Did an ancient civilization in Africa build a nuclear reactor two billion years ago that was more advanced than a modern nuclear reactor and ran on 100-percent pure water? No, that's not true: About two billion years ago, in the area now known as the Oklo region of Gabon, Africa, several conditions existed that enabled a naturally produced chain reaction to result in nuclear fission. There is no debate among scientists about whether the natural Oklo nuclear fission reactor was "built" by an ancient civilization; it was made by natural conditions long before humans existed. It was discovered in 1972 when uranium mined from Oklo bore the precise concentrations of elements that would only exist in uranium that had already been through the nuclear fission process.
Who Built This 2 Billion Year Old Nuclear Reactor? #oklo #nuclear #mystery
A young man interviewed during the 1-minute-16-seconds-long video says:
This advanced nuclear reactor was built 2 billion years ago. Archaeologists found the Oklo nuclear plant in Africa that is said to be at least 2 billion years old. The only difference was that it was way more advanced than the modern nuclear reactor and could use 100-percent pure water to generate energy, which is still impossible by today's standards. It has a downside, which was if the water used is the slightest bit impure, it will cause a nuclear meltdown. Scientists have always alluded to the fact that the nuclear reactor is a natural phenomenon. However, looking at the data, it seems like a civilization way more advanced than us actually built this, so how was it possible that ...
The thumbnail image of this video shows a stone cliff face with a man-made entrance at ground level and a glowing white cross. This is not Oklo. It is a science-fiction-themed photo manipulation by the Polish photographer Michal Karcz.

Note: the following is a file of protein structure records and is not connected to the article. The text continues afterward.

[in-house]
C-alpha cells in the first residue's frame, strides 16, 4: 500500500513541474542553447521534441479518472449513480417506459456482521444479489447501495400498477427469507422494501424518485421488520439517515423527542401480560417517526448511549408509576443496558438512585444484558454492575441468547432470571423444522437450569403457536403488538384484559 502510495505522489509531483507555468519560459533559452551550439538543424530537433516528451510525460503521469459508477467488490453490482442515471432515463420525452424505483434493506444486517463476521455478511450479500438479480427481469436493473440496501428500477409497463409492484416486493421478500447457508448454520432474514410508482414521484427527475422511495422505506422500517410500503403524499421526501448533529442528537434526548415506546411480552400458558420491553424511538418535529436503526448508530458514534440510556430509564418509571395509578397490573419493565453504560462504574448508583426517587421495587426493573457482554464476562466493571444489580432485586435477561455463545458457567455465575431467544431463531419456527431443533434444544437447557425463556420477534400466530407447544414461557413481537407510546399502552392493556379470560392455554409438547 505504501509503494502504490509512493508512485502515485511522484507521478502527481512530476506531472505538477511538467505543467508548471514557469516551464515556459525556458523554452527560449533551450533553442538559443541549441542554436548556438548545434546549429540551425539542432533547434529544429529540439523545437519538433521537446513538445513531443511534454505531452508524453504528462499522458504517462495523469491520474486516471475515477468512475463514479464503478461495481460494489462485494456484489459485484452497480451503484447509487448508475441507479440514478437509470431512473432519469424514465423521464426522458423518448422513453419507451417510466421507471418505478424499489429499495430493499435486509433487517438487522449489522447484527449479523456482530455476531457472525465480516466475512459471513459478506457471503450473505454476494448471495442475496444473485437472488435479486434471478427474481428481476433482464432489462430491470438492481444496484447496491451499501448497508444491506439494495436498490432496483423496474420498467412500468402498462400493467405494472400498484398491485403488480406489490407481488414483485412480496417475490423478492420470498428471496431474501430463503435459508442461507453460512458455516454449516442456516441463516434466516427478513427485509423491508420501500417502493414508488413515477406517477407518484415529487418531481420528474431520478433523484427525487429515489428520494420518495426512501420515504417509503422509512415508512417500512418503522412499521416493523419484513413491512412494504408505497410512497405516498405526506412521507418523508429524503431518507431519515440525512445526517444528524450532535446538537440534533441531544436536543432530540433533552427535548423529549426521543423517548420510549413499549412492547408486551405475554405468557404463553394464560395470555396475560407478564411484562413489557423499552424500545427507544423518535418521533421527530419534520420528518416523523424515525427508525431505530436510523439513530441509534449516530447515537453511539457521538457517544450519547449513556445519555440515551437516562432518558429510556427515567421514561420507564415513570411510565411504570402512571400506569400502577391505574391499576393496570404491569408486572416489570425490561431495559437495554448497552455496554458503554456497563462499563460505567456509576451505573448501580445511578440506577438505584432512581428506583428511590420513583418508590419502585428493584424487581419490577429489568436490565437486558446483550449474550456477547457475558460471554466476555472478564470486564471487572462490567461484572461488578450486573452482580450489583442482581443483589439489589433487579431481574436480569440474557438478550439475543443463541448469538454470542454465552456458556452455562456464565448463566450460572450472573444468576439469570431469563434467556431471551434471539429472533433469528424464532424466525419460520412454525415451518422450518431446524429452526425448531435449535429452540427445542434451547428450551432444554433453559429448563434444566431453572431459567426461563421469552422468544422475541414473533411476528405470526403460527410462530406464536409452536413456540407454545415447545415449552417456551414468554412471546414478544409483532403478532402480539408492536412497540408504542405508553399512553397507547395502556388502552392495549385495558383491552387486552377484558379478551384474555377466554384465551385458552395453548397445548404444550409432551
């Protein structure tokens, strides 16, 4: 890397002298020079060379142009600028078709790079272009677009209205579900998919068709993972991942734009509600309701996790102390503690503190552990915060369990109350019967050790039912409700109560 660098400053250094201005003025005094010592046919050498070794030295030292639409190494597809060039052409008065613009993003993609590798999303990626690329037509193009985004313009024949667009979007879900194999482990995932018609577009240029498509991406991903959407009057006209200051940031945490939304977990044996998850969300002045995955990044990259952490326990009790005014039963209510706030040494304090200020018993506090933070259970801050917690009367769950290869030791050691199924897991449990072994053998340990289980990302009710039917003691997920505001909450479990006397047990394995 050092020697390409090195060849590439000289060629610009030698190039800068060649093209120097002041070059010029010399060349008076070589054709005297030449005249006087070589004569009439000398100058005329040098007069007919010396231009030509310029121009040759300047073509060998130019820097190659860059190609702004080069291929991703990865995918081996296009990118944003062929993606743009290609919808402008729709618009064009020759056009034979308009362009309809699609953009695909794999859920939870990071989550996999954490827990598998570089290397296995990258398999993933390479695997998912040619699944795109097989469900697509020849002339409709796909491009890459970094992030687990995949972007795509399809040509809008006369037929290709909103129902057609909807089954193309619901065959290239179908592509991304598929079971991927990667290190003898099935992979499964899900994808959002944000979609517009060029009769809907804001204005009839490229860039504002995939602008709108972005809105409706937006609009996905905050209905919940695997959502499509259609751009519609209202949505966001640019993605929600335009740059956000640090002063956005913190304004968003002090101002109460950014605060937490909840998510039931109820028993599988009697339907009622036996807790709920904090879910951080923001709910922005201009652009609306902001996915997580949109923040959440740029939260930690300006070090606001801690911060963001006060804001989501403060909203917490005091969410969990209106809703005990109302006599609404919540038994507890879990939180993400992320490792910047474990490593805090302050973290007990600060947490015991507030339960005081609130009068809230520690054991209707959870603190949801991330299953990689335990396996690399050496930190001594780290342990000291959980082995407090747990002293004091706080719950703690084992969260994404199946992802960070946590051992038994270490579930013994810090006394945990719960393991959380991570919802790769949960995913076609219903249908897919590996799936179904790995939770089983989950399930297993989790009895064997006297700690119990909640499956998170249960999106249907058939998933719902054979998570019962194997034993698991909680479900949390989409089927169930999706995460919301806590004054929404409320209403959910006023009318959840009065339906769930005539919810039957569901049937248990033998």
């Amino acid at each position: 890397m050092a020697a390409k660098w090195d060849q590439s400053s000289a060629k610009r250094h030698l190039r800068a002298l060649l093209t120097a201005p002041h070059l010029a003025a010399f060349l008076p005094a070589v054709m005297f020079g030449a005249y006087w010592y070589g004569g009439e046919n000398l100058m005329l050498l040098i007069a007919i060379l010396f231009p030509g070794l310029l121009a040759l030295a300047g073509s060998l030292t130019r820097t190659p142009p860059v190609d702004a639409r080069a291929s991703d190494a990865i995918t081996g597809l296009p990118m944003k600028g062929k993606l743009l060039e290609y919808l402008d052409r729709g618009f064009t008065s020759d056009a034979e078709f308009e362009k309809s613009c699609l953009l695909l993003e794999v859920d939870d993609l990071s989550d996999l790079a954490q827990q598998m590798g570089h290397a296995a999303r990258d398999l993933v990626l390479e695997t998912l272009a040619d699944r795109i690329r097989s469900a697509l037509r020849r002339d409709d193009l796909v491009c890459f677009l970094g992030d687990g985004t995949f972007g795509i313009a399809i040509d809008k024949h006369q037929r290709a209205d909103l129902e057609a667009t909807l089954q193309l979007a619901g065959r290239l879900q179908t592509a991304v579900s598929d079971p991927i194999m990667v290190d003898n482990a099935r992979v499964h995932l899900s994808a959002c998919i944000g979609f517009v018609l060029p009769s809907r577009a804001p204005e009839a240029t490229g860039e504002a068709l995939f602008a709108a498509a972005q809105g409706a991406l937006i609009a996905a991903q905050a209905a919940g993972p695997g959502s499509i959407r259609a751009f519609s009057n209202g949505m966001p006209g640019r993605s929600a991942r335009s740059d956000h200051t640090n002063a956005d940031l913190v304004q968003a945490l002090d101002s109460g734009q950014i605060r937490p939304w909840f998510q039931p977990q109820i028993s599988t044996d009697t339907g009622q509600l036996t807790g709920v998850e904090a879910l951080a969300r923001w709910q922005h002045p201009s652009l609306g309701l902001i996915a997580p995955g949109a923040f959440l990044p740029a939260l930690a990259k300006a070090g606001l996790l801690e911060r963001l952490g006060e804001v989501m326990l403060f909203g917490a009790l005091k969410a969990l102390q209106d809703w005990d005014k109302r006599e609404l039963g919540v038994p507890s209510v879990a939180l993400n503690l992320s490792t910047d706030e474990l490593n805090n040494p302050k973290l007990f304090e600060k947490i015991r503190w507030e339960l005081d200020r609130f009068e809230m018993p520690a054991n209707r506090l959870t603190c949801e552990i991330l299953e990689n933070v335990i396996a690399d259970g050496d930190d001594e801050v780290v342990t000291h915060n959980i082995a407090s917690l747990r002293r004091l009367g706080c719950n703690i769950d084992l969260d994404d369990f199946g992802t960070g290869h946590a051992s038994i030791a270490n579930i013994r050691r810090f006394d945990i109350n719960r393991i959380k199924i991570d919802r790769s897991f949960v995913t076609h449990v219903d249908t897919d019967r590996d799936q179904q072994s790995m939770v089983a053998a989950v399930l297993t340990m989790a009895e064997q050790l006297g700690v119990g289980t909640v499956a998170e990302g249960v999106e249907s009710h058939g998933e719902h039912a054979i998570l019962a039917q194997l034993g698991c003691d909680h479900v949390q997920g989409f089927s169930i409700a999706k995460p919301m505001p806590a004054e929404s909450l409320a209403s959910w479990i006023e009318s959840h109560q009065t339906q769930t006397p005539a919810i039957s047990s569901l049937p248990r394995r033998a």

(Source: Michal Karcz photo manipulation, fubiz.net screenshot taken on Fri Nov 11 21:03:09 2022 UTC)
The composite image below shows a photo of the exterior of the Oklo uranium mine, and a cross-section diagram showing the "underground river" where water from the surface could filter down through the sandstone. This led to the uranium deposits, and also would eventually provide the water that acted as a moderator, allowing the natural fission process to occur. There have been 17 naturally occurring nuclear reactors found in Gabon. Sixteen in Oklo have been destroyed by uranium mining operations in recent years; only one in Bangombé remains.
The video cuts off before its last sentence finishes, but there is no data that suggests that these underground nuclear fission reactors at Oklo were built by an advanced civilization of humans (or any other intelligent life form).
In 2007, David Ruzic, a professor of engineering with the Department of Nuclear, Plasma, and Radiological Engineering at the University of Illinois at Urbana-Champaign, described how the scientists examining the Oklo uranium were able to determine that the uranium had been part of a natural nuclear reactor. At the 1:19 mark in this 9½-minute talk (embedded below), he explains how the level of the uranium isotope U-235 was below the expected 0.72 percent. By calculating the half-lives of the U-235 isotope, scientists could calculate that the chain reaction would have occurred about two billion years ago.
Spontaneous natural nuclear fission such as occurred in Oklo is no longer possible because the U-235 isotope on Earth presently is 0.72 percent and needs to be artificially enriched to 3 percent before it can be used as a fuel. Two billion years ago, the U-235 isotope would have been present naturally at the optimal 3 percent level.